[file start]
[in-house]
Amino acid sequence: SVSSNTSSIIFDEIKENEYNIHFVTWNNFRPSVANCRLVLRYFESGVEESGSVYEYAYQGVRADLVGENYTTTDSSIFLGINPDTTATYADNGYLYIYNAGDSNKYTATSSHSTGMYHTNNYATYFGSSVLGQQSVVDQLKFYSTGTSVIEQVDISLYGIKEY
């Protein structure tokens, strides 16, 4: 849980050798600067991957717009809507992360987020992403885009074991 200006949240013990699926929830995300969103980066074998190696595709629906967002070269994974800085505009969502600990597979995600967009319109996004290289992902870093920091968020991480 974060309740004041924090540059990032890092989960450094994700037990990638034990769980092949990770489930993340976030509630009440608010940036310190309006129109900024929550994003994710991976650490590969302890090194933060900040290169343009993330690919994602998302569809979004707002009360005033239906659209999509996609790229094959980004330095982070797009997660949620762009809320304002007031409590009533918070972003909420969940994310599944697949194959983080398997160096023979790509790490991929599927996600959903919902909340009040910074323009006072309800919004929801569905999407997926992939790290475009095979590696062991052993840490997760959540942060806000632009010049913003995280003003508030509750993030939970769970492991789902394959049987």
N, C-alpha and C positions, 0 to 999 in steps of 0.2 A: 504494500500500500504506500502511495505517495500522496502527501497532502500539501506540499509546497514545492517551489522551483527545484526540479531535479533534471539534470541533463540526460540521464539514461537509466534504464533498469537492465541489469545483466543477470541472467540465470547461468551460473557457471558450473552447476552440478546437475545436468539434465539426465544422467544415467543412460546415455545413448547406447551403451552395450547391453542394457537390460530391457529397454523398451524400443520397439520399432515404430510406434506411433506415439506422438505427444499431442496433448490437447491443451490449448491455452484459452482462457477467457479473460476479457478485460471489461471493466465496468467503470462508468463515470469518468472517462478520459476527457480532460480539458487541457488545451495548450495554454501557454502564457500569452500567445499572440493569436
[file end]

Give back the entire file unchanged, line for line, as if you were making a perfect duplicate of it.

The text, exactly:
[in-house]
Amino acid sequence: SVSSNTSSIIFDEIKENEYNIHFVTWNNFRPSVANCRLVLRYFESGVEESGSVYEYAYQGVRADLVGENYTTTDSSIFLGINPDTTATYADNGYLYIYNAGDSNKYTATSSHSTGMYHTNNYATYFGSSVLGQQSVVDQLKFYSTGTSVIEQVDISLYGIKEY
């Protein structure tokens, strides 16, 4: 849980050798600067991957717009809507992360987020992403885009074991 200006949240013990699926929830995300969103980066074998190696595709629906967002070269994974800085505009969502600990597979995600967009319109996004290289992902870093920091968020991480 974060309740004041924090540059990032890092989960450094994700037990990638034990769980092949990770489930993340976030509630009440608010940036310190309006129109900024929550994003994710991976650490590969302890090194933060900040290169343009993330690919994602998302569809979004707002009360005033239906659209999509996609790229094959980004330095982070797009997660949620762009809320304002007031409590009533918070972003909420969940994310599944697949194959983080398997160096023979790509790490991929599927996600959903919902909340009040910074323009006072309800919004929801569905999407997926992939790290475009095979590696062991052993840490997760959540942060806000632009010049913003995280003003508030509750993030939970769970492991789902394959049987």
N, C-alpha and C positions, 0 to 999 in steps of 0.2 A: 504494500500500500504506500502511495505517495500522496502527501497532502500539501506540499509546497514545492517551489522551483527545484526540479531535479533534471539534470541533463540526460540521464539514461537509466534504464533498469537492465541489469545483466543477470541472467540465470547461468551460473557457471558450473552447476552440478546437475545436468539434465539426465544422467544415467543412460546415455545413448547406447551403451552395450547391453542394457537390460530391457529397454523398451524400443520397439520399432515404430510406434506411433506415439506422438505427444499431442496433448490437447491443451490449448491455452484459452482462457477467457479473460476479457478485460471489461471493466465496468467503470462508468463515470469518468472517462478520459476527457480532460480539458487541457488545451495548450495554454501557454502564457500569452500567445499572440493569436